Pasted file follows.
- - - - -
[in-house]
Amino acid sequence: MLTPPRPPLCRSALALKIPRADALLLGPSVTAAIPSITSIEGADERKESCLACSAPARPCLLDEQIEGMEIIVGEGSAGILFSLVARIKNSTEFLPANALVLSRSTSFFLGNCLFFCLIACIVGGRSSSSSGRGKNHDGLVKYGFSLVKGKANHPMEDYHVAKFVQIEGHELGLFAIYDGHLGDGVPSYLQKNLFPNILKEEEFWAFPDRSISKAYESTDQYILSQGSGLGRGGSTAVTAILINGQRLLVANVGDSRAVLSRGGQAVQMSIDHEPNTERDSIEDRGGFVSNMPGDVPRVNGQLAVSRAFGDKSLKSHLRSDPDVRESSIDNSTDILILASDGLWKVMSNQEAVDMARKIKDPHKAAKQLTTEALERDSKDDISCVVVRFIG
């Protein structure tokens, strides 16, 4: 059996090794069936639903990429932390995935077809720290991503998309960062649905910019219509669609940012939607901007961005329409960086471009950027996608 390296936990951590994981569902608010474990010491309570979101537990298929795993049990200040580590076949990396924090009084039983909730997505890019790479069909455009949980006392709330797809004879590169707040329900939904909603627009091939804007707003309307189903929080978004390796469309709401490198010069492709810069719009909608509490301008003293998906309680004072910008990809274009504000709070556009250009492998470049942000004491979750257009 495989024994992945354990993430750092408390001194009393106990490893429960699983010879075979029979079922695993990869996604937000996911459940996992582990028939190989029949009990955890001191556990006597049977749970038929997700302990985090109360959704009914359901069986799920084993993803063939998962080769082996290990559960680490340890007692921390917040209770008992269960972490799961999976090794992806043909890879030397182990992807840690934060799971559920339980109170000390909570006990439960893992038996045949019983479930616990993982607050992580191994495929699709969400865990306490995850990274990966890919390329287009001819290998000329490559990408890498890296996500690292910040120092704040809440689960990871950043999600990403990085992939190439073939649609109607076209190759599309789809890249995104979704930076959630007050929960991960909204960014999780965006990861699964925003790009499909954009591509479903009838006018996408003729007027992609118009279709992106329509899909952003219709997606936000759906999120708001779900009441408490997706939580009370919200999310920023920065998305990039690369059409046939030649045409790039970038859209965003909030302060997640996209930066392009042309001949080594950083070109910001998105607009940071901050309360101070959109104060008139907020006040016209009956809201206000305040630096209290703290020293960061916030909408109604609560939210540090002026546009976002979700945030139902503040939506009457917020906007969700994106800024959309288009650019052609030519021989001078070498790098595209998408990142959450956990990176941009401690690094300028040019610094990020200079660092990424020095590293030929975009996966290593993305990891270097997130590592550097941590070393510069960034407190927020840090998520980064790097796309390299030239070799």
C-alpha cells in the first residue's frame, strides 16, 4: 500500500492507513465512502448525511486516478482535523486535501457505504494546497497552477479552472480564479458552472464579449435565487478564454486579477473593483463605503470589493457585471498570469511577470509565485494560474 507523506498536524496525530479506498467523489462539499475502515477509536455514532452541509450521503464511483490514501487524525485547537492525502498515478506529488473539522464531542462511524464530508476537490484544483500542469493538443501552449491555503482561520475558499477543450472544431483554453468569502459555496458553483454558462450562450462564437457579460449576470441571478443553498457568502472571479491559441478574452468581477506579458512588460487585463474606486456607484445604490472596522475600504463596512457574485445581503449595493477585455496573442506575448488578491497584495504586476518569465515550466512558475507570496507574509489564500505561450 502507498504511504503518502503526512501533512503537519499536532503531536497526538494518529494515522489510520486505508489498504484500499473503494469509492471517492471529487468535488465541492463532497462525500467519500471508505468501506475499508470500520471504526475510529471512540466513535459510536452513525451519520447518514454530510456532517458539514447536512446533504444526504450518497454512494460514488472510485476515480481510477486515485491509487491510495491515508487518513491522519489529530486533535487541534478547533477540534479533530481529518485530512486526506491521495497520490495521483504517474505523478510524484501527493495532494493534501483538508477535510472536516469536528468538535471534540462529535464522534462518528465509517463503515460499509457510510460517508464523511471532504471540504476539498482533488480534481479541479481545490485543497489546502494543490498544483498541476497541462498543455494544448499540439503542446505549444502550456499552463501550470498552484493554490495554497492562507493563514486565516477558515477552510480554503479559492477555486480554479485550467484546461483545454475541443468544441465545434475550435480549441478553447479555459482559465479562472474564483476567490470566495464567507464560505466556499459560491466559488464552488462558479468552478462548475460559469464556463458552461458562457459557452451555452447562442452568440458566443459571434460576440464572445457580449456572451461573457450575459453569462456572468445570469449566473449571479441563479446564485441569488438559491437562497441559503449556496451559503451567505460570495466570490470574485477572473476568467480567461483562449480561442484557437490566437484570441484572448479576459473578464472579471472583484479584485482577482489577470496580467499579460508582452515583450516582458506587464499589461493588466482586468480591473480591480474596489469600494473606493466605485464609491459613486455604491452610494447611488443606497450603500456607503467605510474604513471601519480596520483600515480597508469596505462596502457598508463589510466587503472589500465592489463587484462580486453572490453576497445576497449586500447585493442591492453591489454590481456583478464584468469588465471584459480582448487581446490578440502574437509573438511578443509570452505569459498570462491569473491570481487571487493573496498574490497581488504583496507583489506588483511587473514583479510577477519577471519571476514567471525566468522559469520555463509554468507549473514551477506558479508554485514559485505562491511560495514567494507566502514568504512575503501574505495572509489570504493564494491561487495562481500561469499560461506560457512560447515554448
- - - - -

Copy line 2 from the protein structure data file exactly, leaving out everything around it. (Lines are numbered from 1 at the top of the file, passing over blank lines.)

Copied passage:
Amino acid sequence: MLTPPRPPLCRSALALKIPRADALLLGPSVTAAIPSITSIEGADERKESCLACSAPARPCLLDEQIEGMEIIVGEGSAGILFSLVARIKNSTEFLPANALVLSRSTSFFLGNCLFFCLIACIVGGRSSSSSGRGKNHDGLVKYGFSLVKGKANHPMEDYHVAKFVQIEGHELGLFAIYDGHLGDGVPSYLQKNLFPNILKEEEFWAFPDRSISKAYESTDQYILSQGSGLGRGGSTAVTAILINGQRLLVANVGDSRAVLSRGGQAVQMSIDHEPNTERDSIEDRGGFVSNMPGDVPRVNGQLAVSRAFGDKSLKSHLRSDPDVRESSIDNSTDILILASDGLWKVMSNQEAVDMARKIKDPHKAAKQLTTEALERDSKDDISCVVVRFIG